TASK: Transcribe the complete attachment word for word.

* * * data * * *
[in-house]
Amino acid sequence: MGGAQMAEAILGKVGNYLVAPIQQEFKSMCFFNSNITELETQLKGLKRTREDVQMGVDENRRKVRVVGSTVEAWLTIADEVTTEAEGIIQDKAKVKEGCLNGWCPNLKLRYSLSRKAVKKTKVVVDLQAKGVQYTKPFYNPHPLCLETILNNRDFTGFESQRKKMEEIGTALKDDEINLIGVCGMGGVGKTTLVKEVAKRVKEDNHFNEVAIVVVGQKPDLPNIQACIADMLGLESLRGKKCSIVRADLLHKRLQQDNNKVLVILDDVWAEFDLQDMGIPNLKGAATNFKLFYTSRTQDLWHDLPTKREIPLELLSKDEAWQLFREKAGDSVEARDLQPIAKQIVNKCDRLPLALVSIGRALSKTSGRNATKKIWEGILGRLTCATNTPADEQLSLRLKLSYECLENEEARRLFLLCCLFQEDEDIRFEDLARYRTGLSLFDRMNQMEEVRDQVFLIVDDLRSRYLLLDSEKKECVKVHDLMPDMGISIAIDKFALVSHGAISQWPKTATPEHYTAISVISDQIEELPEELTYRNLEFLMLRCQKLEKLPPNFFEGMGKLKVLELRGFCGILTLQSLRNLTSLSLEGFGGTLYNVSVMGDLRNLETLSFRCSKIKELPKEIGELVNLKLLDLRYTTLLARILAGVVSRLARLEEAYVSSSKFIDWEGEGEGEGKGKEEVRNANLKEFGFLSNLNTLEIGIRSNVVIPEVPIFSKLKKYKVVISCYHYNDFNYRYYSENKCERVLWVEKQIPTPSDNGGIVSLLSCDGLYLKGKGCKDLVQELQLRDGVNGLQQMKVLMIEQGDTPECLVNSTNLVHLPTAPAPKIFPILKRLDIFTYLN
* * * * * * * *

[in-house]
Amino acid sequence: MGGAQMAEAILGKVGNYLVAPIQQEFKSMCFFNSNITELETQLKGLKRTREDVQMGVDENRRKVRVVGSTVEAWLTIADEVTTEAEGIIQDKAKVKEGCLNGWCPNLKLRYSLSRKAVKKTKVVVDLQAKGVQYTKPFYNPHPLCLETILNNRDFTGFESQRKKMEEIGTALKDDEINLIGVCGMGGVGKTTLVKEVAKRVKEDNHFNEVAIVVVGQKPDLPNIQACIADMLGLESLRGKKCSIVRADLLHKRLQQDNNKVLVILDDVWAEFDLQDMGIPNLKGAATNFKLFYTSRTQDLWHDLPTKREIPLELLSKDEAWQLFREKAGDSVEARDLQPIAKQIVNKCDRLPLALVSIGRALSKTSGRNATKKIWEGILGRLTCATNTPADEQLSLRLKLSYECLENEEARRLFLLCCLFQEDEDIRFEDLARYRTGLSLFDRMNQMEEVRDQVFLIVDDLRSRYLLLDSEKKECVKVHDLMPDMGISIAIDKFALVSHGAISQWPKTATPEHYTAISVISDQIEELPEELTYRNLEFLMLRCQKLEKLPPNFFEGMGKLKVLELRGFCGILTLQSLRNLTSLSLEGFGGTLYNVSVMGDLRNLETLSFRCSKIKELPKEIGELVNLKLLDLRYTTLLARILAGVVSRLARLEEAYVSSSKFIDWEGEGEGEGKGKEEVRNANLKEFGFLSNLNTLEIGIRSNVVIPEVPIFSKLKKYKVVISCYHYNDFNYRYYSENKCERVLWVEKQIPTPSDNGGIVSLLSCDGLYLKGKGCKDLVQELQLRDGVNGLQQMKVLMIEQGDTPECLVNSTNLVHLPTAPAPKIFPILKRLDIFTYLN